It only takes a couple of minutes before you see Sacha Baron Cohen in Aaron Sorkin’s The Trial of the Chicago 7. I, like most people who are going to sit down to watch this film, already knew he was in it and knew that he was playing Abbie Hoffman, so I shouldn’t have been that surprised. (Baron Cohen has been attached to the project for nearly 15 years, a fact that I also have been aware of ever since it was first announced.) But even knowing what to expect, I have to say that the sight of Baron Cohen in ostentatious hippie garb, talking about the man and reefer to an only slightly less ostentatious Jeremy Strong (who plays Jerry Rubin in a role that was originally meant, apparently, for Seth Rogen), immediately had me feeling like I was embarking on a treacherous journey.
There’s something about the’60s that makes the decade catnip to filmmakers. I’m not just talking about the events of the ’60s or trying to say that the ’60s are somehow overexposed; they’re 10 years of human history where admittedly a lot of shit happened that is more contextually relevant to our time than, say, the 1460s. I’m talking about the visual language, the music, the costumes and the actual language of the ’60s — it seems like most people, faced with an army jacket with patches on it, a tie-dyed t-shirt and the first few bars of Buffalo Springfield’s “For What It’s Worth” will just completely lose their minds in a sustained fit of misplaced nostalgia.
That’s what I felt I was seeing in the first few minutes of the last Sorkin walk-and-talk opus (though this one is, to his credit, more talk and less walk) centering on the trial of seven men accused of conspiracy and inciting to riot (amongst other accusations) after protests during the 1968 Democratic National Convention. Of course, Abbie Hoffman is something of a hippie prototype; so many stock characterizations of hippies have, knowingly or not, borrowed from him. But to see Borat up there with an oversized afro chewing through an uncertain American accent (to Cohen’s defence, the film leans rather heavily on Hoffman’s standup comedy routine, and I can see how casting someone with comedic chops might help that particular aspect of the film) briefly led me to believe that this entire endeavour was going to be rougher than I had even anticipated.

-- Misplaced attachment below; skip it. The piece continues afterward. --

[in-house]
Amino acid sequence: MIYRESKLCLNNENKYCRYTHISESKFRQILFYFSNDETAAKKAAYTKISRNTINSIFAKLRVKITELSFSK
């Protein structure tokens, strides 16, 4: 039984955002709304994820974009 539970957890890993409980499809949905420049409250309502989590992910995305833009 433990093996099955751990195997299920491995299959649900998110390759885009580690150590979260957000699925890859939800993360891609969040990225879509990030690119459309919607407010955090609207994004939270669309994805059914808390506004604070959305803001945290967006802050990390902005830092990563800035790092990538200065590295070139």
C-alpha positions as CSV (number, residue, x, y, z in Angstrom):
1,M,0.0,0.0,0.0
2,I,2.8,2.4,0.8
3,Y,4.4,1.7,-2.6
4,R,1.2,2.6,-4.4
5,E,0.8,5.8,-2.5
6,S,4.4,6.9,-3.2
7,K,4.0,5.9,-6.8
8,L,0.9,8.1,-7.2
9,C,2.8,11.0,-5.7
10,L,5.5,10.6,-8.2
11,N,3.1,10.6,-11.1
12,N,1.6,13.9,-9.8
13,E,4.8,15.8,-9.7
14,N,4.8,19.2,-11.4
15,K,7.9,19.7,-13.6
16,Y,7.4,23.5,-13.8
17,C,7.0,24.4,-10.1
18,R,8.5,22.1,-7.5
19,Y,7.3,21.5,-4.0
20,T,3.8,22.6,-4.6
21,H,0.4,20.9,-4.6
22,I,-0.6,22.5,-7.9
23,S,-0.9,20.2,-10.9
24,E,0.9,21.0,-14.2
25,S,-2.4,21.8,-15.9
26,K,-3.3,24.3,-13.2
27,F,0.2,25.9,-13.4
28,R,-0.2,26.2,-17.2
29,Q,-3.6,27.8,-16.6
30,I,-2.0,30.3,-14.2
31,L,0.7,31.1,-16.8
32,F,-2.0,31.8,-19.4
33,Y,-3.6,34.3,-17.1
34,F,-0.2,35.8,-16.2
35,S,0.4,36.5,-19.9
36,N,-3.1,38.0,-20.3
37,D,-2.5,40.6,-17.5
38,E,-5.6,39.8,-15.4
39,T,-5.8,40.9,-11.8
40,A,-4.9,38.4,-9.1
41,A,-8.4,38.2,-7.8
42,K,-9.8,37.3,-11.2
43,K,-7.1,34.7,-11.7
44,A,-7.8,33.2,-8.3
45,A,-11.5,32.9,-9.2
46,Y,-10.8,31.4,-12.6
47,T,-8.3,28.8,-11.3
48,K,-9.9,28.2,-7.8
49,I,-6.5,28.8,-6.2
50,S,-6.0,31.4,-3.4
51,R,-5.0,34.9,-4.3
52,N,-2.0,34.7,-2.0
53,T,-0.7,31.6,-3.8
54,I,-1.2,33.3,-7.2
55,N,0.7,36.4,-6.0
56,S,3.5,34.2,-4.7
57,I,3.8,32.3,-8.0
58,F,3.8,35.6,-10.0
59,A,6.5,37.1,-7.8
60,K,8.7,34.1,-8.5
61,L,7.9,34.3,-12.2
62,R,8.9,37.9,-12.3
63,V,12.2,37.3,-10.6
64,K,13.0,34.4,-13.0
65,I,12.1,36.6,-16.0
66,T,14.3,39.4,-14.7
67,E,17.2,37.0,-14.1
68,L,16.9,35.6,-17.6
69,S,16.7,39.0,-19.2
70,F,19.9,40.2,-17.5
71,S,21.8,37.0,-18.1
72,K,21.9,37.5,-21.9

Abbie Hoffman and Jerry Rubin aren’t the main characters of The Trial of the Chicago 7, though they could ostensibly be considered the two central figures of the titular seven — seven anti-war activists arrested and tried for their participation in an anti-war march in 1968. (Eight men were originally arrested; Black Panther Bobby Seale [Yahya Abdul-Mateen II] was eventually removed from the trial after first being involved without his lawyer present — though he was mandated to be bound and gagged (!) by the judge in the interim.) There’s a nearly endless amount of social and political context surrounding these particular events, so much so that it’s impossible to assume that a movie would properly cover all of them, and so The Trial of the Chicago 7 tries to focus mainly on being an old-fashioned courtroom drama.